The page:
Joe Cristini's life turned into a roller coaster, pushing him into chronic depression.

WCR PHOTO | CHRIS MILLER

Joe Cristini's life turned into a roller coaster, pushing him into chronic depression.

December 19, 2011
CHRIS MILLER
WESTERN CATHOLIC REPORTER

EDMONTON – Sidetracked by chronic depression, the death of his wife and a dysfunctional family life, Joe Cristini's faith journey took many twists and turns before he finally discovered God's presence.

Cristini grew up in central Italy, in a small town later destroyed in the deadly earthquake of April 2009.

He and his mother immigrated to Canada in 1952. His father had already been working in Trail, B.C., since 1948. Consequently, he did not see his father for the first time until he was two years and nine months old.

Joe would not go near his father, as he was a stranger. Until his mid-teens, his relationship with his father was strained due to his harsh discipline.

He learned that his father was brought up in the same way, and he had also been in a British prisoner of war camp in India for six years during the Second World War. With this understanding, their relationship grew into a loving one, and there was eventual forgiveness.

Cristini was the speaker at the Edmonton Catholic Charismatic Prayer Breakfast, held Dec. 10 at the Chateau Louis Conference Centre, with more than 80 people in attendance.

After high school, most of Cristini's life was spent in Edmonton, save for a few years in Calgary while he completed his master's degree in social work, and a short stay in Kimberley, B.C.

His parents never prayed in front of the children, and Cristini never felt a strong obligation to pray, an attitude that he kept well into his adult life. His parents did not view their role as teachers of the faith. Catholicism was something he learned in school from the nuns.

"I do not want to leave an incorrect impression of my parents' influence on my faith," he added. "Their belief and trust in God was unshakeable. Their devotion and respect for things holy was completely clear. Their obedience to clergy and religious authority was absolute."

What he lacked in instruction was more than made up for by living faith values, especially that of generosity and sacrifice for others.

Even in Grade 2, Cristini understood that the instruction in religion class was of serious importance, and was not just another subject.

"I was called to live what was being said. What I did mattered to God, to me and to those around me," he said.

Aside from family and school influences, his faith developed during three years in the seminary. He discerned a vocation to the priesthood, but discovered that was not his calling. At the time, he viewed this discovery as a failure on his part.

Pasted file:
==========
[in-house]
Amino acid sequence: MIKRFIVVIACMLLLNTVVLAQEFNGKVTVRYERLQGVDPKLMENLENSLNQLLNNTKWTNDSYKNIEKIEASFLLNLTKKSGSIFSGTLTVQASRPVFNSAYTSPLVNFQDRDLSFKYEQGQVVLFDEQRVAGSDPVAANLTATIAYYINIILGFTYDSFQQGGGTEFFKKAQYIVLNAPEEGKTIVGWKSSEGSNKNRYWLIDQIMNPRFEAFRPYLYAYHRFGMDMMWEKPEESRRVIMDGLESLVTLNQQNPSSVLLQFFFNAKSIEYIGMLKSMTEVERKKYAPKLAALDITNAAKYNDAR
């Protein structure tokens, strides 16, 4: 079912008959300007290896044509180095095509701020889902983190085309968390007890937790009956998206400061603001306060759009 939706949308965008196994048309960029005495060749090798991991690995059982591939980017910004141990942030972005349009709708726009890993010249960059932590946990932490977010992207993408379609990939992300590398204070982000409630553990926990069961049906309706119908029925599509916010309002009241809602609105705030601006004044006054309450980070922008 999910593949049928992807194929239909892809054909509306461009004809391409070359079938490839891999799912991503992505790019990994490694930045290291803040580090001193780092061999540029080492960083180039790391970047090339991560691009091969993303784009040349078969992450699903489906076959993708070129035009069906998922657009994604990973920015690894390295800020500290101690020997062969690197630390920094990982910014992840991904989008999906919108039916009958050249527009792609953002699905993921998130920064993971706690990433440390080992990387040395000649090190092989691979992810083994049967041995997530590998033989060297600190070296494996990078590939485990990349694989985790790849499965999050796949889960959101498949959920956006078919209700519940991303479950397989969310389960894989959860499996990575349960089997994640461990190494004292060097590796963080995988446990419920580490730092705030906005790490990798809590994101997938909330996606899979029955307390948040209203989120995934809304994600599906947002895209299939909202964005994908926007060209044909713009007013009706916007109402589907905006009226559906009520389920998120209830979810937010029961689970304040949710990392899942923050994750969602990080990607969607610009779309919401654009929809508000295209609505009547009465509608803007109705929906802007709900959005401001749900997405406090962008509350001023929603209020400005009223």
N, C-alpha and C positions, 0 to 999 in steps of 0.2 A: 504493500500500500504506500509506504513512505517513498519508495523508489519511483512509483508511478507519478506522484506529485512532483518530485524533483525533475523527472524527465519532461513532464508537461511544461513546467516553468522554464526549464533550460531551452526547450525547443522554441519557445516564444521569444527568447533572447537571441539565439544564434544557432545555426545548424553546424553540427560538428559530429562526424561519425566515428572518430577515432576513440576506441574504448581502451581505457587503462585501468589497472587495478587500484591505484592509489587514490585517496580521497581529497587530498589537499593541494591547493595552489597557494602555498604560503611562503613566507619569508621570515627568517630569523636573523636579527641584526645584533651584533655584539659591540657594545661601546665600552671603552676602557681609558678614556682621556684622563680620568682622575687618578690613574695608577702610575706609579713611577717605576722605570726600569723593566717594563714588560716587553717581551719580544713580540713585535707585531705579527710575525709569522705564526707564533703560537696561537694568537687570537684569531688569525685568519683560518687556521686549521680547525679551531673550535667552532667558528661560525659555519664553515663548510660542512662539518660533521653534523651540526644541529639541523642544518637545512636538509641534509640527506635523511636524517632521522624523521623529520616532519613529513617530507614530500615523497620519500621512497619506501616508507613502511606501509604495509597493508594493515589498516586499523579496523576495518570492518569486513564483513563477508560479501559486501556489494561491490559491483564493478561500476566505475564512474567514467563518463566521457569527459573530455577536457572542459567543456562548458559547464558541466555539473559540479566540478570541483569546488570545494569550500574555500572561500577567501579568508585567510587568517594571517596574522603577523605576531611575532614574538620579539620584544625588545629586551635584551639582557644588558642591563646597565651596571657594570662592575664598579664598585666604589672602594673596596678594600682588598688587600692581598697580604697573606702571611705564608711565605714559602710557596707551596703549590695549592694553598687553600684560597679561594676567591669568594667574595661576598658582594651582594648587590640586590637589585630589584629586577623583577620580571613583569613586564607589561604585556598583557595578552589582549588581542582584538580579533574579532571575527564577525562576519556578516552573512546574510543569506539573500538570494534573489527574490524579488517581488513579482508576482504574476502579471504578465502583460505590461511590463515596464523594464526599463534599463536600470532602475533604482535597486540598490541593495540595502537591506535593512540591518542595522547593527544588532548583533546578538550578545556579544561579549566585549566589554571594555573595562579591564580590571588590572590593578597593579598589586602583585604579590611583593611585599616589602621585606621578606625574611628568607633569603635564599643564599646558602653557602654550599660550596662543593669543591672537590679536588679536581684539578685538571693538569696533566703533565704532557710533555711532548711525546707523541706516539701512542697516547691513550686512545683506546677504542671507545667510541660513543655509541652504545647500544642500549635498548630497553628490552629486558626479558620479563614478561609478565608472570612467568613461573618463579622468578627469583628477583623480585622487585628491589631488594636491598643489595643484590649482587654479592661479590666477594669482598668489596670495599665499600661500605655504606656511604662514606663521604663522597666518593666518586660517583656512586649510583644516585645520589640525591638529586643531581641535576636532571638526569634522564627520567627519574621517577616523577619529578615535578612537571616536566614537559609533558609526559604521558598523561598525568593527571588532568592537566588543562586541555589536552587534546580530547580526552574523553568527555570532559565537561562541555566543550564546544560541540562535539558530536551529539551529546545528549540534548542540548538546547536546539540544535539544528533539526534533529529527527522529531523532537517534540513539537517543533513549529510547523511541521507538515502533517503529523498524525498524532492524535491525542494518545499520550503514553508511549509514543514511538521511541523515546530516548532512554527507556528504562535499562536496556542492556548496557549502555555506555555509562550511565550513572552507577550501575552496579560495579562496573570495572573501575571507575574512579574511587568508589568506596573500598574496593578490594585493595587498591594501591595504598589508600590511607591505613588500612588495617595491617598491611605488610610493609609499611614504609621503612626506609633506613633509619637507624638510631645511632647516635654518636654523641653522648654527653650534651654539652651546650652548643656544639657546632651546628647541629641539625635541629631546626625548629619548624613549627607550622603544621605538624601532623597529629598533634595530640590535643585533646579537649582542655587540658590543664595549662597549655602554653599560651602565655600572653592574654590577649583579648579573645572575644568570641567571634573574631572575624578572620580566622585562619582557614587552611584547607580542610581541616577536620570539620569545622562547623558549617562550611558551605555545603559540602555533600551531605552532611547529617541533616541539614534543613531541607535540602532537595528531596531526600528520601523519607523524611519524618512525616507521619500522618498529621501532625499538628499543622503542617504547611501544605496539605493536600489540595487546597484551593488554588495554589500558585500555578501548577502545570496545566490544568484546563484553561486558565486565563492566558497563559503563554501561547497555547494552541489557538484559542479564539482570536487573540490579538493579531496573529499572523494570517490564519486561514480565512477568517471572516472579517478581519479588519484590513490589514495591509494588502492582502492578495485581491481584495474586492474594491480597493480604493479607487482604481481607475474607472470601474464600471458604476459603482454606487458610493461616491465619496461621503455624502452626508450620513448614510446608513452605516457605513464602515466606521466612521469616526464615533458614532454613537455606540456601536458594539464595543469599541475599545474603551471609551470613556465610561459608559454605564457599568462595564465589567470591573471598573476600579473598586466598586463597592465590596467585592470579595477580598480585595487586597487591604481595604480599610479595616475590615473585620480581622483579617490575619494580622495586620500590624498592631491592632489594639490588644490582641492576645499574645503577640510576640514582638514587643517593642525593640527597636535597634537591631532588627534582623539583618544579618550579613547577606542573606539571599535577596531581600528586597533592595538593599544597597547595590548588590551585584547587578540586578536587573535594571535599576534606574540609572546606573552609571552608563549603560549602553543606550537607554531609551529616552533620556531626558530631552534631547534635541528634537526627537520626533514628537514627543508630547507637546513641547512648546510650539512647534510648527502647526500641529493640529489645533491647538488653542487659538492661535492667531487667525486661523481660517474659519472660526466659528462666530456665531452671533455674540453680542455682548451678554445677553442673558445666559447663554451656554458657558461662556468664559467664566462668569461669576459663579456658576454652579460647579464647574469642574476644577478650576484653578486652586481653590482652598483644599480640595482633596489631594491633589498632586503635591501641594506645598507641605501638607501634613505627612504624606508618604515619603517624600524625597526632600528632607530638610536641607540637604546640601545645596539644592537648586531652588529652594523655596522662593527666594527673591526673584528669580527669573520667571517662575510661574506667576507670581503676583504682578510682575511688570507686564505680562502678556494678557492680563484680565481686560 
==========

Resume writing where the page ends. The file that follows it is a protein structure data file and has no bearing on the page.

Happily married with children, he experienced a progressive climb in his social work career. He supervised about 800 foster homes and was successful in recruiting more social workers.

But in April 1984 he hit an emotional wall: depression. Contributing factors were a high stress work environment, burnout, ongoing family issues and a chemical imbalance.

HOSPITALIZED

"This was not only a darkness of the soul but a darkness of mind. When I was severely depressed I was hospitalized for short periods of time, but it took a considerable amount of time to recover well enough to function," said Cristini.

He referred to this time in his life as a "black cave" and prayer seemed to be of little help. He felt abandoned by God. He also felt shame from being mentally ill. Adding to the difficulty was that his wife was stricken with the same illness.

"If you've ever heard or read that people would readily give up an arm or a leg to be rid of their illness, this is most accurate. If that were the cure, I would have taken it," he said.

Jesus was always present, evident in the faces and actions of faithful friends who stood by him. Through prayer, medication and counselling, he has returned to an approximation of his former self.

"Only prayer gives me hope of not going back into the abyss," said Cristini.

After the death of his first wife, he went to a support group for widowers. There, he met Lynn, the woman he would marry in 1991. She has been the biggest influence on his return to a prayerful life and to the Catholic charismatic renewal.

"I made God much more central to my life. She has become my greatest supporter, helper and advisor in the growth of my faith," he said.

Part of his reason for marrying Lynn was that he felt incomplete as a single parent. He wanted a spouse, but even more so he needed a mother for his children.

BLENDED MARRIAGE TURMOIL

Given that his children were adolescents, the untimely death of their mother and other circumstances, they did not accept her as a mother. Marriage was difficult from the start because both still carried baggage from their first marriages.

His frustration led to anger, which alienated his wife, and resulted in the children becoming manipulative. All of them tried to correct problems in their own ways. The dysfunctional family life overtaxed her, and made him feel guilty.

Relating with his wife's adult children was daunting. With a blended family, six people in a household - all with strong personalities, all with different ideas, ideals and qualities - led to inevitable problems. The common thread was their determination to live out their faith.

"All of them were seeking to maintain Church in their lives," he said.

Prayer slowly mended the torn tapestry of their lives. The family became more like a beautiful patchwork, boldly stitched in hope and restoration.

"We have learned that seeking and protecting our sacred space of marriage is a powerful thing in our family," he said. Now the children view the parents as indivisible, as a pillar to rely on.